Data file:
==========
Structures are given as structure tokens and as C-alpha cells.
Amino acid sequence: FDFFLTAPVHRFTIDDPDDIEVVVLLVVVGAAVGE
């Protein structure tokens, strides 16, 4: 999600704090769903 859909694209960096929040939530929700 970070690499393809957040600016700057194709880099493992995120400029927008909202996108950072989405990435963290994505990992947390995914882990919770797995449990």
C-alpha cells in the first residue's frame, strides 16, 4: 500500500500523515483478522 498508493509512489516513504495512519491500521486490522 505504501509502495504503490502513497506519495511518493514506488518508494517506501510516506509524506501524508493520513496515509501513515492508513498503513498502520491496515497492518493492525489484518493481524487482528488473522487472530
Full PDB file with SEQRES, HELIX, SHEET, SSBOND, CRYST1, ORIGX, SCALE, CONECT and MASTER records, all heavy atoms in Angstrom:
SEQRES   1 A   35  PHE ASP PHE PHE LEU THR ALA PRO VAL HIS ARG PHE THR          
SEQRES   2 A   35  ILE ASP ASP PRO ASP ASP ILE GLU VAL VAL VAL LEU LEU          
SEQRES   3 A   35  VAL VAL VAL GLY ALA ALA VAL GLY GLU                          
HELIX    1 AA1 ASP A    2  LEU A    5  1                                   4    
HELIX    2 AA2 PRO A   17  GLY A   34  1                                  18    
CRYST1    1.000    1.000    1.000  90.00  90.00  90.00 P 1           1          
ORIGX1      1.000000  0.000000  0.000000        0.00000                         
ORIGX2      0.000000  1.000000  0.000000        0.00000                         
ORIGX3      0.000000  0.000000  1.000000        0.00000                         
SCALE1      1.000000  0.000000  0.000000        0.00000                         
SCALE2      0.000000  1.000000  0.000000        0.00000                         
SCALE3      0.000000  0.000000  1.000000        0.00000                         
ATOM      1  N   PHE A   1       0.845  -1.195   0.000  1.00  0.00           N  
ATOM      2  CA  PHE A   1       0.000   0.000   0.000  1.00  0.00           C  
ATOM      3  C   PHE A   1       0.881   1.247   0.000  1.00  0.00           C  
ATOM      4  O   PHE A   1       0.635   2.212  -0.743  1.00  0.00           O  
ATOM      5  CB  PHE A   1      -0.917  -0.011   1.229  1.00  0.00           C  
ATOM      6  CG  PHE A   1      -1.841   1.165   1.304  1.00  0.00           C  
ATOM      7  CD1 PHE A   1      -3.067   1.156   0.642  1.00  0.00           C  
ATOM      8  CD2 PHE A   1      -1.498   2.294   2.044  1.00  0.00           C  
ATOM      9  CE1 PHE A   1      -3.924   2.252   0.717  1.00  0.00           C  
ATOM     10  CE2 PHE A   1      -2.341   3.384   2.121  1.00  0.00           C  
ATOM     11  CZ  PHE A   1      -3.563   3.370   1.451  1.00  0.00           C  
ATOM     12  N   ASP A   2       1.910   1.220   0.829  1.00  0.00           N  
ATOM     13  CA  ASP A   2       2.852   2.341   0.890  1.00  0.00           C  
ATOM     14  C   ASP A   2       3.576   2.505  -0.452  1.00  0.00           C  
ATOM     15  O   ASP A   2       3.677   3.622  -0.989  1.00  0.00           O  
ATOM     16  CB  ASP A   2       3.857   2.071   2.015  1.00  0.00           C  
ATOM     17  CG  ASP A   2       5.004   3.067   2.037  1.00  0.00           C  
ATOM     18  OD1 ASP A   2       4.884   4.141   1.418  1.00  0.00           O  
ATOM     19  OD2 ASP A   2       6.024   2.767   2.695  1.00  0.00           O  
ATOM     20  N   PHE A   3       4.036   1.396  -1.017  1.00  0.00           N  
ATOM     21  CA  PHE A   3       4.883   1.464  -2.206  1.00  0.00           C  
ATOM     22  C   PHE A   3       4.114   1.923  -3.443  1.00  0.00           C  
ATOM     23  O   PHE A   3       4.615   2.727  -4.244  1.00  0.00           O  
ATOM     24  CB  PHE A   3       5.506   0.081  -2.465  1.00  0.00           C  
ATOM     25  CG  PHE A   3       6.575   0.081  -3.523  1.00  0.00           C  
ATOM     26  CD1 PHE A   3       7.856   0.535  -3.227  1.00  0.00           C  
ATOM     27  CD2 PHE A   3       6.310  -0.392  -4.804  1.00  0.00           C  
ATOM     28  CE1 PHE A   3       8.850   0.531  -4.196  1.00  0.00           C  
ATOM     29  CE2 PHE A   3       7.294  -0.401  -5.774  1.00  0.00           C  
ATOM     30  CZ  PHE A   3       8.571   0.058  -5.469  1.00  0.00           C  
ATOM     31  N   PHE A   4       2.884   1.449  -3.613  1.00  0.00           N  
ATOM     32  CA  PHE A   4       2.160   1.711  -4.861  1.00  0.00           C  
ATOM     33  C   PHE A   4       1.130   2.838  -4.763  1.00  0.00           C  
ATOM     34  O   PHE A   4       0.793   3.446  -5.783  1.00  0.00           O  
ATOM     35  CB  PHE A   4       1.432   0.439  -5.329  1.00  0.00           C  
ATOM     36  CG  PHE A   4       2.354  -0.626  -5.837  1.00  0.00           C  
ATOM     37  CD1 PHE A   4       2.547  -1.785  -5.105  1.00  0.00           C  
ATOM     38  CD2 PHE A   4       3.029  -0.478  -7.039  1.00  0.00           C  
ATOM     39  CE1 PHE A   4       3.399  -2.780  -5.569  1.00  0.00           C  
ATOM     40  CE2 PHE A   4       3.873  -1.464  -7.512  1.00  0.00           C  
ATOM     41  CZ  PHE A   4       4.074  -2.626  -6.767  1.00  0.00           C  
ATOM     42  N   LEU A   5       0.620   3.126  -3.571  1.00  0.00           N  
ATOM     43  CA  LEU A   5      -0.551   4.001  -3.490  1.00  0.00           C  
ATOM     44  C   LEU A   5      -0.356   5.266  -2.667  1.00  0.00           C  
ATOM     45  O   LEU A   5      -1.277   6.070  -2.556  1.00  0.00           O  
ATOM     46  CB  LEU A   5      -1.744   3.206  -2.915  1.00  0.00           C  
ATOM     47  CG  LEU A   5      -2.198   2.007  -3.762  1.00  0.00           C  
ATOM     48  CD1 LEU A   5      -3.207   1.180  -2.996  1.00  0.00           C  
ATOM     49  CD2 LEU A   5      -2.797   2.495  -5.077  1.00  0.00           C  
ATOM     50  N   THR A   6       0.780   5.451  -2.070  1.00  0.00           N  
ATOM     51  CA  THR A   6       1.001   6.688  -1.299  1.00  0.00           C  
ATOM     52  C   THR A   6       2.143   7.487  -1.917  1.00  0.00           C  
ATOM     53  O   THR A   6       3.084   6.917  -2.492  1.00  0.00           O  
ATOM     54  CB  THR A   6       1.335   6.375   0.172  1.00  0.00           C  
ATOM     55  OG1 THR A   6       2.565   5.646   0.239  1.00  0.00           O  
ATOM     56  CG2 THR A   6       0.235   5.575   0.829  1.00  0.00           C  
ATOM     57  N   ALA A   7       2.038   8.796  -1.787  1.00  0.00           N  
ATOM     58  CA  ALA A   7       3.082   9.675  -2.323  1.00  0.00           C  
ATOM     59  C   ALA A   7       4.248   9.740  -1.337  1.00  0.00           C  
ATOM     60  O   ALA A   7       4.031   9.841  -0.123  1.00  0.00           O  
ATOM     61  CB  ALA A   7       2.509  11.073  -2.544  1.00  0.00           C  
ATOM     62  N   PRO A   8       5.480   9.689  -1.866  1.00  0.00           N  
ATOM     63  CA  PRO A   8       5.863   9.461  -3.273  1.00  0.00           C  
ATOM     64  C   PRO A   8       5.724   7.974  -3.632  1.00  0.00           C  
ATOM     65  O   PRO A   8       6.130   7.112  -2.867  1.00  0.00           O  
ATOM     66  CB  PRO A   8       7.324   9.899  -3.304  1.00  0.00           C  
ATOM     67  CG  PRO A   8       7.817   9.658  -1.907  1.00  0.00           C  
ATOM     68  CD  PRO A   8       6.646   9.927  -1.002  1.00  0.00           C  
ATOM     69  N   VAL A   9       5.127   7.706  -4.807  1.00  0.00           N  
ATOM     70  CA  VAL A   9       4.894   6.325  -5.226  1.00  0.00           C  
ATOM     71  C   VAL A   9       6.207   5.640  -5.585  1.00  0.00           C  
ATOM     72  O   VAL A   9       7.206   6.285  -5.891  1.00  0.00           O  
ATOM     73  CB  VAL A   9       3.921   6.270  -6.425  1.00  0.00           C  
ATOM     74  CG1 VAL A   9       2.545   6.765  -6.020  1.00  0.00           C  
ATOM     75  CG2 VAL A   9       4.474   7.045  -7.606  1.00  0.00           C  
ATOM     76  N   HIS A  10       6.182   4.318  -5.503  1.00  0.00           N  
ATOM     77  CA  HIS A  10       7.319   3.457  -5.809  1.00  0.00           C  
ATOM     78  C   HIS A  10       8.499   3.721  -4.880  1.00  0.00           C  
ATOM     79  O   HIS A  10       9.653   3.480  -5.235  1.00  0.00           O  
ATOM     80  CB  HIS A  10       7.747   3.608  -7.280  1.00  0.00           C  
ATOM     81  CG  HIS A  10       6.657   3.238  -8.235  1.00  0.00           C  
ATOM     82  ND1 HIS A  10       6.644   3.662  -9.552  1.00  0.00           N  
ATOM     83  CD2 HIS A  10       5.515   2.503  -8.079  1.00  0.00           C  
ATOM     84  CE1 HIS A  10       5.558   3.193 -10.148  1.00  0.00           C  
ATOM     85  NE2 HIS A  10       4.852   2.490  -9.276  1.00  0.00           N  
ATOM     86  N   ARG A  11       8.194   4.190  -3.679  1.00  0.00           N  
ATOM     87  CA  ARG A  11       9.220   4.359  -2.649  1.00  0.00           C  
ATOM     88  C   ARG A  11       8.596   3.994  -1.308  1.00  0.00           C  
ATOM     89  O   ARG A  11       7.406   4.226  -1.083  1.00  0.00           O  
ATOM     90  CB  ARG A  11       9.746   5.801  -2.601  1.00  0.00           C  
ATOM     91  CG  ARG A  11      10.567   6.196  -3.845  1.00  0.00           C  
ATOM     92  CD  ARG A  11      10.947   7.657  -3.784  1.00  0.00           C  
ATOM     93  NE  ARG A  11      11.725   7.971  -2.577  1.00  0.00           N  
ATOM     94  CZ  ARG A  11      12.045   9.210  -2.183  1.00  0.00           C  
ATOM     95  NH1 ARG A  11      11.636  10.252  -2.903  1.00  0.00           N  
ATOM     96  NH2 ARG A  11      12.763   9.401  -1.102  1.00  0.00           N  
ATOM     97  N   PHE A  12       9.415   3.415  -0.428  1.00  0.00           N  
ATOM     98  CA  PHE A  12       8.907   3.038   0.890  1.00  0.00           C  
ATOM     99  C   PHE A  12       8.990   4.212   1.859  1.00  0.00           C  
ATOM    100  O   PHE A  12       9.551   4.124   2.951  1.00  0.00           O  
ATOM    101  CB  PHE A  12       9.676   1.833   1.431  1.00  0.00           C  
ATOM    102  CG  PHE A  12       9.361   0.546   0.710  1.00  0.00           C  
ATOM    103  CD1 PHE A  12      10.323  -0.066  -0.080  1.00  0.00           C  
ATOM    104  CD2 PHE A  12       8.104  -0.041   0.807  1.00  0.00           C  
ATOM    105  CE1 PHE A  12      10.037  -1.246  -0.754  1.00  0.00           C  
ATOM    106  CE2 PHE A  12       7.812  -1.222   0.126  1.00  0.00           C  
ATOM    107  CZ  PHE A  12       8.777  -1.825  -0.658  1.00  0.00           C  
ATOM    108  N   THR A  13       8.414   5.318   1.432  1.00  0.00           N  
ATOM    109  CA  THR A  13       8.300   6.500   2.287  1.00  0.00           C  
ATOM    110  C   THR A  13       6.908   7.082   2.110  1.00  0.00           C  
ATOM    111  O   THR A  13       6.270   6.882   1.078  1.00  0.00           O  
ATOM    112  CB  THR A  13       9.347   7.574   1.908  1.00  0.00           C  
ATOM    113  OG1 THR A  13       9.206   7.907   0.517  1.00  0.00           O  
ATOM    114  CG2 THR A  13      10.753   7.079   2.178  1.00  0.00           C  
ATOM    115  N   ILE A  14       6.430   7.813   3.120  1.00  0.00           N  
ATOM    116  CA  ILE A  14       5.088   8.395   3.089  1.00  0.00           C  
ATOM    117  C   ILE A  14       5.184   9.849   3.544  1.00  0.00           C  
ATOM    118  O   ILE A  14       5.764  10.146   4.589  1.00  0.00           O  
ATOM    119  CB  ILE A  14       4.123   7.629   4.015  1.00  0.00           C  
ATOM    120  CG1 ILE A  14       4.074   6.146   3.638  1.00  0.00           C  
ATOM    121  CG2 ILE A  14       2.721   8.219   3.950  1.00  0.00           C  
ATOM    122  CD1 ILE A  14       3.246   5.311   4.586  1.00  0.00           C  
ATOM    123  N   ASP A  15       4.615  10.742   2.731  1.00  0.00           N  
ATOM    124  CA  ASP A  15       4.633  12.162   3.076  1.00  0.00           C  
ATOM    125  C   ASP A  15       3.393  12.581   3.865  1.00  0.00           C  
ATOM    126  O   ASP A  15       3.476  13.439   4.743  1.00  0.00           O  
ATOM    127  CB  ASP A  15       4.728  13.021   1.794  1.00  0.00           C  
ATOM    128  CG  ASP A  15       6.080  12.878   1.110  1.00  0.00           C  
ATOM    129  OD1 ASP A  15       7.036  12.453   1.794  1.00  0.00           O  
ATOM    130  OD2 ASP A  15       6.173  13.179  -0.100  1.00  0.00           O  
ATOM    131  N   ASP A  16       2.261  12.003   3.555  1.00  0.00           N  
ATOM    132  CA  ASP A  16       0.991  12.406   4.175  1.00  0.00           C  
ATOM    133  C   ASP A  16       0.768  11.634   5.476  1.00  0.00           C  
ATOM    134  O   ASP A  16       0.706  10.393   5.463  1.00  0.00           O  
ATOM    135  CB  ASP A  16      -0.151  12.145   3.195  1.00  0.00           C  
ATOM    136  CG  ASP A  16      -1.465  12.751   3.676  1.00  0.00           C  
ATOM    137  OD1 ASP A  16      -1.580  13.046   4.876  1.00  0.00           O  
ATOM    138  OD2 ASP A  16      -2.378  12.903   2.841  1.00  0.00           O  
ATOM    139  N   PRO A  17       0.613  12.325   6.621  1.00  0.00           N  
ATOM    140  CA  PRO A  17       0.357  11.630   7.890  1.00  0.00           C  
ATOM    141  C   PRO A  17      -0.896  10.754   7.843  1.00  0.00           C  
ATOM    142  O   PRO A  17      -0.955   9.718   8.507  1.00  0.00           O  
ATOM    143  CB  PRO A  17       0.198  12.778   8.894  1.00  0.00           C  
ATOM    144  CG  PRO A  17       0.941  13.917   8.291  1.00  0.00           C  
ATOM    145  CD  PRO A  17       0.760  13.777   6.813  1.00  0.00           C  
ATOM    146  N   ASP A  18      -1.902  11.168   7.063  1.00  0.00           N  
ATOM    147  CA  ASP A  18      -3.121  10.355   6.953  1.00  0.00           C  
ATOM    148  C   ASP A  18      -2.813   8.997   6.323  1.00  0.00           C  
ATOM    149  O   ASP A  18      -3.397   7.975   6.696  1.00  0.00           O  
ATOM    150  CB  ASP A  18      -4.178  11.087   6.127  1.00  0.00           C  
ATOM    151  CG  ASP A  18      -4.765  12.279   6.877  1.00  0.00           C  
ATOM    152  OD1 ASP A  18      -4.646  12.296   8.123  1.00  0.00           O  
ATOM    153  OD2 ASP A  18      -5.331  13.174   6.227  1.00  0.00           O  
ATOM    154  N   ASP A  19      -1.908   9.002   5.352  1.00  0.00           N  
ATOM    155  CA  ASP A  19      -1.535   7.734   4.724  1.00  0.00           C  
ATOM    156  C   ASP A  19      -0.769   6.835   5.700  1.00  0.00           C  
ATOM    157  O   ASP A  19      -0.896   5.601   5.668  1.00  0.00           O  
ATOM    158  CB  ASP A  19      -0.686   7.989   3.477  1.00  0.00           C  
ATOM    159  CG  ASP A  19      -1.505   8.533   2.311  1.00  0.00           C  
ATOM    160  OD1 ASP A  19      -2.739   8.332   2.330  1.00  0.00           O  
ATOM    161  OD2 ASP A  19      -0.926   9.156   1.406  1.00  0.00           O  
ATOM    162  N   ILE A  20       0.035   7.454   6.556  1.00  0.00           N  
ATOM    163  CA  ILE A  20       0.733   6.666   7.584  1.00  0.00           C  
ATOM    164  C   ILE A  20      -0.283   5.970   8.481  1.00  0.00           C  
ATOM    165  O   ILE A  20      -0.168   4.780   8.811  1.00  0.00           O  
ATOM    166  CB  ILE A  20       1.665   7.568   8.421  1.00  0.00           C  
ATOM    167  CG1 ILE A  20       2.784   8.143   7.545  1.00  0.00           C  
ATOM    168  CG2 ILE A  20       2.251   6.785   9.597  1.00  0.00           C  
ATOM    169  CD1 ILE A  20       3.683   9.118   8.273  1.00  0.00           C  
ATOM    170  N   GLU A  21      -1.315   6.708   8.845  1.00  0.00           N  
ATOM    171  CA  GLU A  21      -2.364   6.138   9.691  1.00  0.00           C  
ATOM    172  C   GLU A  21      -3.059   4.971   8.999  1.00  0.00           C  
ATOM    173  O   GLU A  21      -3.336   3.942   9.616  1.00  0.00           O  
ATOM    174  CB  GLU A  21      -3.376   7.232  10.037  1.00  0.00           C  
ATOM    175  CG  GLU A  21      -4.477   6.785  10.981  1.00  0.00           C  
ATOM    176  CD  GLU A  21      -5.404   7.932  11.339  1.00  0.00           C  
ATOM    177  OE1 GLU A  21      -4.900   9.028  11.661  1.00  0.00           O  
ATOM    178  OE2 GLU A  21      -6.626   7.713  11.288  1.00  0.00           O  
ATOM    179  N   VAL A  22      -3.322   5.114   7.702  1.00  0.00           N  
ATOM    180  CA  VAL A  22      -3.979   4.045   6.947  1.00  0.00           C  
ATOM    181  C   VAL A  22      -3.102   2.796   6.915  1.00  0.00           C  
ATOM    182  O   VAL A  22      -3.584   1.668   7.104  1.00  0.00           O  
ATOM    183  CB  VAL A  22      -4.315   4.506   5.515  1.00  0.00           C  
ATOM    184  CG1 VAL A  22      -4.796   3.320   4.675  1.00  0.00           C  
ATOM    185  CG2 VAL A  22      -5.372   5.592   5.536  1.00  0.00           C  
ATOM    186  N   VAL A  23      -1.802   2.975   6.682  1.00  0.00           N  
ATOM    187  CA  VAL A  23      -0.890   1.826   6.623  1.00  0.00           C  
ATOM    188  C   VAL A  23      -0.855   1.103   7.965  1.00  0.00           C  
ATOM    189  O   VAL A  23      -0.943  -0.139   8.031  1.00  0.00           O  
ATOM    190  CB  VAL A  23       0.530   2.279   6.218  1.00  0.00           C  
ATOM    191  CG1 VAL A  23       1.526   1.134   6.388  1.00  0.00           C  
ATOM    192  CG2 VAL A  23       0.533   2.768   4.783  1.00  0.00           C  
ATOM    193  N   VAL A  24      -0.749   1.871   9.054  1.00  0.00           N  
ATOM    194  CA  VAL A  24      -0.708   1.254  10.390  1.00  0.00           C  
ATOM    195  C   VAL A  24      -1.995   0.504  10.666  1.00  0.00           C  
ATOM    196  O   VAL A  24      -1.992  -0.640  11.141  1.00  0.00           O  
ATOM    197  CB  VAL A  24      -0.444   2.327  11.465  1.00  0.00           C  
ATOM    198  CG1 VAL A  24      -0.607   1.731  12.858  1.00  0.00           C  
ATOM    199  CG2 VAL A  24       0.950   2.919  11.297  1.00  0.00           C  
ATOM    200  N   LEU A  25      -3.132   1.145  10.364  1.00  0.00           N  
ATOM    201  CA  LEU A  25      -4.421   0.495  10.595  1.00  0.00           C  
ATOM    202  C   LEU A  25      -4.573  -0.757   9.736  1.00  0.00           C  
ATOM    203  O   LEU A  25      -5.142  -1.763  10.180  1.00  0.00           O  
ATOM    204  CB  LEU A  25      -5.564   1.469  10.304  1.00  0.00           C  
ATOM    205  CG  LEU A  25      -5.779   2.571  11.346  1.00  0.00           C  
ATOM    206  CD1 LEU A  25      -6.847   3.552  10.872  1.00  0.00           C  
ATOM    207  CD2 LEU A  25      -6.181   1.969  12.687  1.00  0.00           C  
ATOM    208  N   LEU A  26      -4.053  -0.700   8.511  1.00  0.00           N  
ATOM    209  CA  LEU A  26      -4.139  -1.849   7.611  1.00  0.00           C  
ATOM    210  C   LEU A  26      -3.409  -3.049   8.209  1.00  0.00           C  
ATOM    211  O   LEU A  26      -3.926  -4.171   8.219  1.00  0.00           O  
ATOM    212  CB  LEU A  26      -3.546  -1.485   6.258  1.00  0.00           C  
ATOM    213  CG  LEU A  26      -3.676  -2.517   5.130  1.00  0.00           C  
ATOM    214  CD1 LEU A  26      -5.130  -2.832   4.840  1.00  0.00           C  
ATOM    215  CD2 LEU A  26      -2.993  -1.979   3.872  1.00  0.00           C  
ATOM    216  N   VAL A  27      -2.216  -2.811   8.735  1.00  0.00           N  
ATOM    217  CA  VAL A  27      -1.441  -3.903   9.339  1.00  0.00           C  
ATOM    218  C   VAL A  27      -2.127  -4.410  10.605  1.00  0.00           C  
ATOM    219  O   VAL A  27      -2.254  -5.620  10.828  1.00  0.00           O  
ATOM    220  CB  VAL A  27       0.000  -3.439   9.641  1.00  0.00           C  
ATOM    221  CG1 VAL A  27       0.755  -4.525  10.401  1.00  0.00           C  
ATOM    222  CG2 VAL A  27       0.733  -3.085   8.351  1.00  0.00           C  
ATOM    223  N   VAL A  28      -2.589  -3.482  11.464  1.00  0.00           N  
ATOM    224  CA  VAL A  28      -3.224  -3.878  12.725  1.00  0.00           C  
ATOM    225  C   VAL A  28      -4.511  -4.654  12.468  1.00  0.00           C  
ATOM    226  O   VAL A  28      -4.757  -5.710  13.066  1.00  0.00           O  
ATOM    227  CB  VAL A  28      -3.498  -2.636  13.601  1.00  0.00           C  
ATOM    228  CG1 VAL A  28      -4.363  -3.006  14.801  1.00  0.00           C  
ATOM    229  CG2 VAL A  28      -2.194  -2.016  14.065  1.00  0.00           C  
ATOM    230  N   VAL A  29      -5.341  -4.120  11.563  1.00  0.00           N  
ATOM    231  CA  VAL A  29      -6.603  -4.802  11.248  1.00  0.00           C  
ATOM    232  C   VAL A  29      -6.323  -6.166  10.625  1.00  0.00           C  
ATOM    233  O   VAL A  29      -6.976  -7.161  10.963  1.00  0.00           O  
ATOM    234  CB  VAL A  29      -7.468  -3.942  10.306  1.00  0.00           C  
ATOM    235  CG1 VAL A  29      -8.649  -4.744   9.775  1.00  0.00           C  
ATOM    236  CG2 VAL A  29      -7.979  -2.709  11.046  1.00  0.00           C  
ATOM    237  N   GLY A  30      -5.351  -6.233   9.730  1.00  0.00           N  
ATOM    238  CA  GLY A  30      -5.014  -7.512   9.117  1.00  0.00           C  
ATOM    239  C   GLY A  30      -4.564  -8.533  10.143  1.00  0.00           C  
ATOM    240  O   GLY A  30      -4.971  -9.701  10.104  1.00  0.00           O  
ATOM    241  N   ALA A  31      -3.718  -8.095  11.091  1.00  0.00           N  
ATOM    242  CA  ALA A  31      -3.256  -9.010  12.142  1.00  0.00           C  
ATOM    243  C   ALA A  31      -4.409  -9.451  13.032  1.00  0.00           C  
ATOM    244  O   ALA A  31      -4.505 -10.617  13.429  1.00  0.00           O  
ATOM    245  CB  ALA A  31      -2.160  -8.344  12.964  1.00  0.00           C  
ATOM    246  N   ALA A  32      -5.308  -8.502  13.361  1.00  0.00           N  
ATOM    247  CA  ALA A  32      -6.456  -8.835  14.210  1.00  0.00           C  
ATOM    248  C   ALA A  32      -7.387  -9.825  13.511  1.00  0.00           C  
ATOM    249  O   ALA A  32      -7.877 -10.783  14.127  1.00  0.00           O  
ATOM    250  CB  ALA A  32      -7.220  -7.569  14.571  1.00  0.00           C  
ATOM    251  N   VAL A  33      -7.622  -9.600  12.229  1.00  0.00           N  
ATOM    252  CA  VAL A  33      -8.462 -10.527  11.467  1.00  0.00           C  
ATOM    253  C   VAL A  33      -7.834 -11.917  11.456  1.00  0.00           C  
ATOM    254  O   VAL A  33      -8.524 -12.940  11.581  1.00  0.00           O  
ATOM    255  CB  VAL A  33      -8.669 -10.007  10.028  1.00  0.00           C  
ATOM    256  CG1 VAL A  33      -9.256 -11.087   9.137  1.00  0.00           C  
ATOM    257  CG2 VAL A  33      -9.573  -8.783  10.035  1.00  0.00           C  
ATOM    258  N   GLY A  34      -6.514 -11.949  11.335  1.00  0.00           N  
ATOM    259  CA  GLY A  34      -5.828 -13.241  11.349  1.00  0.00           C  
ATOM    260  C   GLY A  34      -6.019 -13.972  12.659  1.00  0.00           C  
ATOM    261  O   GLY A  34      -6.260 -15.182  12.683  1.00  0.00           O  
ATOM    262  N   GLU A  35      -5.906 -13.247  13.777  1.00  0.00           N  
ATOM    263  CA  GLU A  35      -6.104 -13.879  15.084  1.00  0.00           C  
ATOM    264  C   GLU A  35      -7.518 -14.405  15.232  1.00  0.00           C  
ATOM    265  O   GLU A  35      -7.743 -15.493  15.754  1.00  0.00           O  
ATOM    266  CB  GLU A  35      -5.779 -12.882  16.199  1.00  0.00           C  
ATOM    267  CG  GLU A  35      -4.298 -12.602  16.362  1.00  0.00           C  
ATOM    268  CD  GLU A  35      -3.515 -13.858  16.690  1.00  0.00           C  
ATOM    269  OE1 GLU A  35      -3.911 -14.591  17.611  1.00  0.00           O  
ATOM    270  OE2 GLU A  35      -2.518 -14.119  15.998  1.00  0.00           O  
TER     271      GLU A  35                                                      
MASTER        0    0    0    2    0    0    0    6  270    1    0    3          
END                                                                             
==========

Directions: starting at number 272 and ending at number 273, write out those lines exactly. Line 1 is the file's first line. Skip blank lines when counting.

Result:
ATOM    255  CB  VAL A  33      -8.669 -10.007  10.028  1.00  0.00           C  
ATOM    256  CG1 VAL A  33      -9.256 -11.087   9.137  1.00  0.00           C  